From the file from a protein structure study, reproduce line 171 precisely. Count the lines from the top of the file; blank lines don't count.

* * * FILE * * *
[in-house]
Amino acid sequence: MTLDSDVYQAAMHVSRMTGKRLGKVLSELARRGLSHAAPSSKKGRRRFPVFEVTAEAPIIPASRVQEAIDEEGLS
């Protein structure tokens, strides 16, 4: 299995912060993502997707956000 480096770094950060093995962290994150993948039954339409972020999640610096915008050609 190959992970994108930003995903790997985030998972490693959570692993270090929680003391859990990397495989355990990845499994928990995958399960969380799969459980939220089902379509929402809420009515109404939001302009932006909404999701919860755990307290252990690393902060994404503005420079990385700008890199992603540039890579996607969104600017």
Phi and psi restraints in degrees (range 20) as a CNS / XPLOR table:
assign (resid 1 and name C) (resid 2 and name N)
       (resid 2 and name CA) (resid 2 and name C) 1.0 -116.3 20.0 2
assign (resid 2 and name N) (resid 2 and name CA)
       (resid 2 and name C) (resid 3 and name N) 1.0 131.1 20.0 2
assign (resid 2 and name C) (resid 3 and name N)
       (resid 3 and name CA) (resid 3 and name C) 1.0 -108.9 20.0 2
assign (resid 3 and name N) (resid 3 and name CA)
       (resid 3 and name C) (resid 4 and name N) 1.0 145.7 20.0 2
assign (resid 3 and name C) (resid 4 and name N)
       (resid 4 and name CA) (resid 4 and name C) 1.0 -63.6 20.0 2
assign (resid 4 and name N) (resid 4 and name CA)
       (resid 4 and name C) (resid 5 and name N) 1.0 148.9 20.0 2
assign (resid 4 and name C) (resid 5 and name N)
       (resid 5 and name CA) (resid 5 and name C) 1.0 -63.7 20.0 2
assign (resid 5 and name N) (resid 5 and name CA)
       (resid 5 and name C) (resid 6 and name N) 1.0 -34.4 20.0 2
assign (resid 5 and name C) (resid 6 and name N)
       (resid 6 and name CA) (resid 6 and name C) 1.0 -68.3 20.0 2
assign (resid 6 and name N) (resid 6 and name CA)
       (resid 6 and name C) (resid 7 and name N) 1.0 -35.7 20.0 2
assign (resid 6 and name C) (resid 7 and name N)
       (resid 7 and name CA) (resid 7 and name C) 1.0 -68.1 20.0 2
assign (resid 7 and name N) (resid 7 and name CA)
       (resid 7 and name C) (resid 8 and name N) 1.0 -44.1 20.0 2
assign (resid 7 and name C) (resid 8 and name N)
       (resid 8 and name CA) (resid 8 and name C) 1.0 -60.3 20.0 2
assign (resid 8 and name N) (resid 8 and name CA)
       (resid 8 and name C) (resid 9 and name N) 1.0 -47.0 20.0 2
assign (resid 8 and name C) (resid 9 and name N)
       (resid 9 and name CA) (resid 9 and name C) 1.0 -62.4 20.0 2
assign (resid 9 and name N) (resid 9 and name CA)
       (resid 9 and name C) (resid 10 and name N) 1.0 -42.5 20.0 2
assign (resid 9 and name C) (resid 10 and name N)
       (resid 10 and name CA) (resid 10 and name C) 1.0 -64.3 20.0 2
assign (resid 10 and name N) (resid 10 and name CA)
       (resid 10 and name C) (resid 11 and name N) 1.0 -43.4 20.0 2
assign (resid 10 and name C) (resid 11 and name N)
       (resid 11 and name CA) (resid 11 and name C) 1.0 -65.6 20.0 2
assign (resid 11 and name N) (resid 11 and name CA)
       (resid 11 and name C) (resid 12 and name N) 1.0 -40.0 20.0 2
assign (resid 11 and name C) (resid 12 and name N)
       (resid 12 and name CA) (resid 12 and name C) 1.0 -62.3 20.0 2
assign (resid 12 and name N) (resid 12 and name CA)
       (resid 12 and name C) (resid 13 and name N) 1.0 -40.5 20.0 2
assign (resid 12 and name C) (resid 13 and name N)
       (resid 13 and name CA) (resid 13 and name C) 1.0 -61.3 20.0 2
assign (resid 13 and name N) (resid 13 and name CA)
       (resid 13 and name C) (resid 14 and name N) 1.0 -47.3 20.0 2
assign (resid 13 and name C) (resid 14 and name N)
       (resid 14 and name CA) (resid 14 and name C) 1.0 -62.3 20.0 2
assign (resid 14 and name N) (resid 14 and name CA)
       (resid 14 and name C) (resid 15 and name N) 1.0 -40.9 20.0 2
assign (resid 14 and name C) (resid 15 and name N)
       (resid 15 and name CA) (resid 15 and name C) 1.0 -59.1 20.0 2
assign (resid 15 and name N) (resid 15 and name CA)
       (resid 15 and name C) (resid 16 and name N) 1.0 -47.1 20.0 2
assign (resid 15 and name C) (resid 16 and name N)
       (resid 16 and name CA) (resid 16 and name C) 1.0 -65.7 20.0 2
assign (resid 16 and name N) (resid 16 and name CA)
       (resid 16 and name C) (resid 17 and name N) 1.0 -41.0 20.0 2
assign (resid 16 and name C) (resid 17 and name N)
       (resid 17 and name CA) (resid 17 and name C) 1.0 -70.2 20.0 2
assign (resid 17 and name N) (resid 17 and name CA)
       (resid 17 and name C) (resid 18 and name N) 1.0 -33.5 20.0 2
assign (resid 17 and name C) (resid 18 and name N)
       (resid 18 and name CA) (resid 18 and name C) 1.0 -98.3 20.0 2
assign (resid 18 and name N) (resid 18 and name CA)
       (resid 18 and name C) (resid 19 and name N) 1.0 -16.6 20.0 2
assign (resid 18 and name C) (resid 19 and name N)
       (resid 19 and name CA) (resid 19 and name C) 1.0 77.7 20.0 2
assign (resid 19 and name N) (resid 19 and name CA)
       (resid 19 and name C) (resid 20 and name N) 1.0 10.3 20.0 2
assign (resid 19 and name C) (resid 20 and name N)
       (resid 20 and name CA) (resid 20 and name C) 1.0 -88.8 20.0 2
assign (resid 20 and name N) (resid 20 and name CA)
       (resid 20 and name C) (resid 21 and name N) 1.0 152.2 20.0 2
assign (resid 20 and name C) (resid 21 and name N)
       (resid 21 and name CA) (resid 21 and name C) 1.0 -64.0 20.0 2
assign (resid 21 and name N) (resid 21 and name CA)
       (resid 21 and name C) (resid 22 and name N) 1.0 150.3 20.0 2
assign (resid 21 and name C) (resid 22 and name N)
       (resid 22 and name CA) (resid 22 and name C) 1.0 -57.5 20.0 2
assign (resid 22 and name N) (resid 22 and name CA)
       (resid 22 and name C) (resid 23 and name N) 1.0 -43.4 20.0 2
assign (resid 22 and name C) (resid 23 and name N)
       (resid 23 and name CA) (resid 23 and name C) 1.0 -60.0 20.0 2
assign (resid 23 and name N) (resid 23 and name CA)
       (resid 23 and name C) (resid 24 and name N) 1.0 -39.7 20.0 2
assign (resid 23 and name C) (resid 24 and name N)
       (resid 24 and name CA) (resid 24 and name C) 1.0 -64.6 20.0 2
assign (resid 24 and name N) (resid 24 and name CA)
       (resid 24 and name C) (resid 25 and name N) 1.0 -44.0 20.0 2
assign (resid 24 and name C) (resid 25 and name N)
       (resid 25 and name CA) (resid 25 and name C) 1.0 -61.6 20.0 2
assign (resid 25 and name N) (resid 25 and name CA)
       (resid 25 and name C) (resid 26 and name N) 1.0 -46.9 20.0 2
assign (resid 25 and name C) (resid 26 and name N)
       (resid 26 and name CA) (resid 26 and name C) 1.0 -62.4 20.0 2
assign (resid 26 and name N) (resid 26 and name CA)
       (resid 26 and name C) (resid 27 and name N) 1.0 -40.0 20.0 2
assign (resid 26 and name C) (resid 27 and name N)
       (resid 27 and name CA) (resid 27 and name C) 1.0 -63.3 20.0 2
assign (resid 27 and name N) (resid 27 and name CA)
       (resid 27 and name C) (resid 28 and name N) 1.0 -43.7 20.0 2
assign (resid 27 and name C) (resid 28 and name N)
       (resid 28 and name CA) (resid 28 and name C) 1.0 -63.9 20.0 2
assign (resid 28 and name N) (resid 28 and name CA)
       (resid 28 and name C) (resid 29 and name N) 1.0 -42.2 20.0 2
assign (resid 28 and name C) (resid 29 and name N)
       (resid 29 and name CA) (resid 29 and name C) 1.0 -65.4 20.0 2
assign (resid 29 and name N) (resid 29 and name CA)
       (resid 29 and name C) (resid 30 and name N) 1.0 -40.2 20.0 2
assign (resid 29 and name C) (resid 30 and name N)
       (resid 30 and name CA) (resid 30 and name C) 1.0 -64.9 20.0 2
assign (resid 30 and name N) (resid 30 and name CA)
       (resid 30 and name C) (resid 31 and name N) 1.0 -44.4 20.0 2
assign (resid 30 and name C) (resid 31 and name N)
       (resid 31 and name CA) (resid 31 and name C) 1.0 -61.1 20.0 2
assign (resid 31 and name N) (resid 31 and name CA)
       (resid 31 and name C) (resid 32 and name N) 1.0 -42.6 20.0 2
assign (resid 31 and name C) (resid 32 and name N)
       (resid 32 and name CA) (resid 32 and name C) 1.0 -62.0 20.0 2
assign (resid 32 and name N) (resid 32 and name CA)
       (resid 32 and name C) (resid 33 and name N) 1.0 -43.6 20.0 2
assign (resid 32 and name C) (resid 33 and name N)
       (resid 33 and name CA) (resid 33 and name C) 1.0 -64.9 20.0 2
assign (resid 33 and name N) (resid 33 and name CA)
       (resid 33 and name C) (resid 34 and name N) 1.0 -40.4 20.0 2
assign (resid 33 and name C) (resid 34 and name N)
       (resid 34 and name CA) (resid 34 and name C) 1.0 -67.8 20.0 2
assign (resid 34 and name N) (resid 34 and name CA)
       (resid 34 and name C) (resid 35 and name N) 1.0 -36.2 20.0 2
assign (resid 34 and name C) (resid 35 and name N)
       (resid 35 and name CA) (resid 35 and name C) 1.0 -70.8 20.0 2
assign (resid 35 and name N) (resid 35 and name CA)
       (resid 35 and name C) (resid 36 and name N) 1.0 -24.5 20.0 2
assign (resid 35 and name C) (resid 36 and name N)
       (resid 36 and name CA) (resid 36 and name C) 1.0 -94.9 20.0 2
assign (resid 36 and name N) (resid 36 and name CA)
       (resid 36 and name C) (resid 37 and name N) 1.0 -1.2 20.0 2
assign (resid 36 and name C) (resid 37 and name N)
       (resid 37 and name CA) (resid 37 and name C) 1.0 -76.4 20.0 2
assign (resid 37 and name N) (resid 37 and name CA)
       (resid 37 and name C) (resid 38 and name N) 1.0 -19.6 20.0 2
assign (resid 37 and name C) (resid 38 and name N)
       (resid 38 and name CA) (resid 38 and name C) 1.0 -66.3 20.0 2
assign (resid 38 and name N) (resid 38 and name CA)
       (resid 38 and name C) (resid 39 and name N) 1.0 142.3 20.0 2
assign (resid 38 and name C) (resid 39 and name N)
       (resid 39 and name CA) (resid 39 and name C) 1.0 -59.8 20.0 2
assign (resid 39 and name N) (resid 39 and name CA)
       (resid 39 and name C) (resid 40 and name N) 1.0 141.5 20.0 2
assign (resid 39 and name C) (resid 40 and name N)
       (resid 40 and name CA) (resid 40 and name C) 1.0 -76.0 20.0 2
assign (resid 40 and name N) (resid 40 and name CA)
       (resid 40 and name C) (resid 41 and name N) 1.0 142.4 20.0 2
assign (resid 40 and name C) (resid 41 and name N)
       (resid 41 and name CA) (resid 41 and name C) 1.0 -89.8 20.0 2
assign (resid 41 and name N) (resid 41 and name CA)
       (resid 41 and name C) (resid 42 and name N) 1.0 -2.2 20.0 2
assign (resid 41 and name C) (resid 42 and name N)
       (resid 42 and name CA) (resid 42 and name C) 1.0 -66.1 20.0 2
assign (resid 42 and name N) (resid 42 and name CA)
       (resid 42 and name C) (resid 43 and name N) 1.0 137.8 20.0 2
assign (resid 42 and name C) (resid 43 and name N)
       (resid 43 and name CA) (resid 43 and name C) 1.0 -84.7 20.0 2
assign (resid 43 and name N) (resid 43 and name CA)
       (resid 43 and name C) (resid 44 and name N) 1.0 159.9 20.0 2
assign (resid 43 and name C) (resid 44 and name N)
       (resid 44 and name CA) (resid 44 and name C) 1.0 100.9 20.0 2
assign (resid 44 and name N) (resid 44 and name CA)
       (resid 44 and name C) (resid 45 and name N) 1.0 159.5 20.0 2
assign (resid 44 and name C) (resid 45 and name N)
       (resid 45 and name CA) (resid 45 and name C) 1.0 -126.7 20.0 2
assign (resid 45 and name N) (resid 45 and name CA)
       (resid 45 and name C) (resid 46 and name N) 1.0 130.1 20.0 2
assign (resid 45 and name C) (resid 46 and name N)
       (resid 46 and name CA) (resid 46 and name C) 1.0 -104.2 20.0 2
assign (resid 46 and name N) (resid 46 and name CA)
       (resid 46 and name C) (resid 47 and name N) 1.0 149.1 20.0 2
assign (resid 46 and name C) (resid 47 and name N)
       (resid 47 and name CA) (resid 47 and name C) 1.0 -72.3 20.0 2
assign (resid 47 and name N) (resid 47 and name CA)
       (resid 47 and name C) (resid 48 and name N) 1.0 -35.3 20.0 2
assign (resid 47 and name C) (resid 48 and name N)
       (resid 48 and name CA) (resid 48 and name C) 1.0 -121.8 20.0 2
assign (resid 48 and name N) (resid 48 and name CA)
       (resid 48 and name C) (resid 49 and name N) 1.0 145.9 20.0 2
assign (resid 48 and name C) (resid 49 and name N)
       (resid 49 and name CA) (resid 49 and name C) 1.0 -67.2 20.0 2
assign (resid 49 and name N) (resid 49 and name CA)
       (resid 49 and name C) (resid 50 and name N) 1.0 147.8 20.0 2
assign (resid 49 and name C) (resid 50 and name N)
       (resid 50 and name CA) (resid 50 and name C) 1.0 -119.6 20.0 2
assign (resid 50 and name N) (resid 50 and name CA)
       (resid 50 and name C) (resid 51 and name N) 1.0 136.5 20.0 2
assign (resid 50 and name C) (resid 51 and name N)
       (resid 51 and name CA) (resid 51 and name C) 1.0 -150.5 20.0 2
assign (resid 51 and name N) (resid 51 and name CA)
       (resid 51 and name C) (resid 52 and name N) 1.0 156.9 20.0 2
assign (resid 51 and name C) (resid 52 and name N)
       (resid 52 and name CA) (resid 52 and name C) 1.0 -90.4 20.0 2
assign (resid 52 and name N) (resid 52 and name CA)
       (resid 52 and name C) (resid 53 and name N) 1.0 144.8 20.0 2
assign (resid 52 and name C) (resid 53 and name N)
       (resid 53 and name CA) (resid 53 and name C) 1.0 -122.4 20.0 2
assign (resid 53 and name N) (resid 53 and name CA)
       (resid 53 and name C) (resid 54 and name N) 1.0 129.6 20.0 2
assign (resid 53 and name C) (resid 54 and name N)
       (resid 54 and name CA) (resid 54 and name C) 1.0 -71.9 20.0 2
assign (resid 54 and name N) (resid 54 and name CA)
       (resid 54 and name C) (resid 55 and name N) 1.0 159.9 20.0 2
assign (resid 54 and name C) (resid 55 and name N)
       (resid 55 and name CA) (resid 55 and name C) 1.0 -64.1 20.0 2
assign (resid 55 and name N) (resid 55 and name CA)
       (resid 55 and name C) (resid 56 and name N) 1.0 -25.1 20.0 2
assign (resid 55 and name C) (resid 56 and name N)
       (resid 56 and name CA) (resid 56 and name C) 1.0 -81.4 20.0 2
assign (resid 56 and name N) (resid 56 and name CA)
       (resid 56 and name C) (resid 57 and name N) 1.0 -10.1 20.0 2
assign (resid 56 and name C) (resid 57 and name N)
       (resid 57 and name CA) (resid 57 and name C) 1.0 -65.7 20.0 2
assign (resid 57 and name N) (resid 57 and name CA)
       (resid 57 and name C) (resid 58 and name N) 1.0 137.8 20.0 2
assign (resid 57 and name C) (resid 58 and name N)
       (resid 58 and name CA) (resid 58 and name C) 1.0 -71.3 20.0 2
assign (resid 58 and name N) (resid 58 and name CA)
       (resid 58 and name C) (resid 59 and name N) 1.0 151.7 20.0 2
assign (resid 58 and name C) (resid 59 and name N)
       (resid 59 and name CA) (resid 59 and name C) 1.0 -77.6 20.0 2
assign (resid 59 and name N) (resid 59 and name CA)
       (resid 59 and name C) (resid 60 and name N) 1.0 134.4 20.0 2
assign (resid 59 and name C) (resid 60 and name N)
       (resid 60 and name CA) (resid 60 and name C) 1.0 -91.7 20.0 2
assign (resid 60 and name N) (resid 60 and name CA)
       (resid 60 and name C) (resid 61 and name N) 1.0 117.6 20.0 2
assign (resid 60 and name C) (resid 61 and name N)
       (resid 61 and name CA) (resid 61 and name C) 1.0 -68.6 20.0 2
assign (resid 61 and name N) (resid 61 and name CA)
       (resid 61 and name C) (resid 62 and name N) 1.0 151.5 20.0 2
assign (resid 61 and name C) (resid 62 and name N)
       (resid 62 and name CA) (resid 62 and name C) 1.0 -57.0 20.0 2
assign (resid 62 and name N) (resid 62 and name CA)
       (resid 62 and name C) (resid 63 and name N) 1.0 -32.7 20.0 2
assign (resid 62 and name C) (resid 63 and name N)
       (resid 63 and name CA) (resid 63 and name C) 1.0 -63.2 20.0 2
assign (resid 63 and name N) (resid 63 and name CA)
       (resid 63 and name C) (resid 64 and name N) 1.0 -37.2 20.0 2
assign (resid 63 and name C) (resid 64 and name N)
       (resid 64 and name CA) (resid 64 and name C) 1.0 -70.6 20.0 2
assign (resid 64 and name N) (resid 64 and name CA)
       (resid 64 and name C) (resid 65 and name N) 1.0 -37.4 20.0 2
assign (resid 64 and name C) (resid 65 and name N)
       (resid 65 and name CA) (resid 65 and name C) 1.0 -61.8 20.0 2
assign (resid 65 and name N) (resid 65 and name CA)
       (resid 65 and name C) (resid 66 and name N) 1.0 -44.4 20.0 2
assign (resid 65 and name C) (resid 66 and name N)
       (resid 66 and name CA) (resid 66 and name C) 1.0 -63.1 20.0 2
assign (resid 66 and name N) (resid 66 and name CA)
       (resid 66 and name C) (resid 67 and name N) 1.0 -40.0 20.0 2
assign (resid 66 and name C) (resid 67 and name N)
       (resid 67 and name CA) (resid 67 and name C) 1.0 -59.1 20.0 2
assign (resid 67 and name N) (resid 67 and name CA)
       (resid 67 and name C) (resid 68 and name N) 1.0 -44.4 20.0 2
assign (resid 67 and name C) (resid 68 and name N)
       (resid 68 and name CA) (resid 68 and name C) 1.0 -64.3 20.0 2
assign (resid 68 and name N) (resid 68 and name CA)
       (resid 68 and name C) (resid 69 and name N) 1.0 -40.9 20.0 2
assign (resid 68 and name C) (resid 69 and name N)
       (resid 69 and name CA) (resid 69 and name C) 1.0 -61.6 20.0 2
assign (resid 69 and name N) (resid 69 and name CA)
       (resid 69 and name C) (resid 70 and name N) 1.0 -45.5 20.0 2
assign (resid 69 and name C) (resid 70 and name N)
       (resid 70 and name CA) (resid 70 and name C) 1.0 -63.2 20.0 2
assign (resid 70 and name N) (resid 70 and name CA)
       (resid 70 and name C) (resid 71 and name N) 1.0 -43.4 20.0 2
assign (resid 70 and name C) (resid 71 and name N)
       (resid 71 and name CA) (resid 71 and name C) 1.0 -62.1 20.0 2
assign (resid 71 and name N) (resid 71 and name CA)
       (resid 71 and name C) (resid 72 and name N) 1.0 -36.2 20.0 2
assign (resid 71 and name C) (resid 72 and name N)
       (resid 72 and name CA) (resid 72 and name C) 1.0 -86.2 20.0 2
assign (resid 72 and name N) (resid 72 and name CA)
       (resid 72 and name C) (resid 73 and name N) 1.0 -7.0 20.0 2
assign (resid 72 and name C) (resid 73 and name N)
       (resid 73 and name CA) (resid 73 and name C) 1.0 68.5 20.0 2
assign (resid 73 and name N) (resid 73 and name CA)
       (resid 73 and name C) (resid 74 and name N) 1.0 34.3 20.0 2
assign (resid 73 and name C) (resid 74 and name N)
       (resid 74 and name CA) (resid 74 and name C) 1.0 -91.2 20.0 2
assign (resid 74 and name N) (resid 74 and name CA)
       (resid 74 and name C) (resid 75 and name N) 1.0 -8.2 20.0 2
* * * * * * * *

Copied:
assign (resid 43 and name N) (resid 43 and name CA)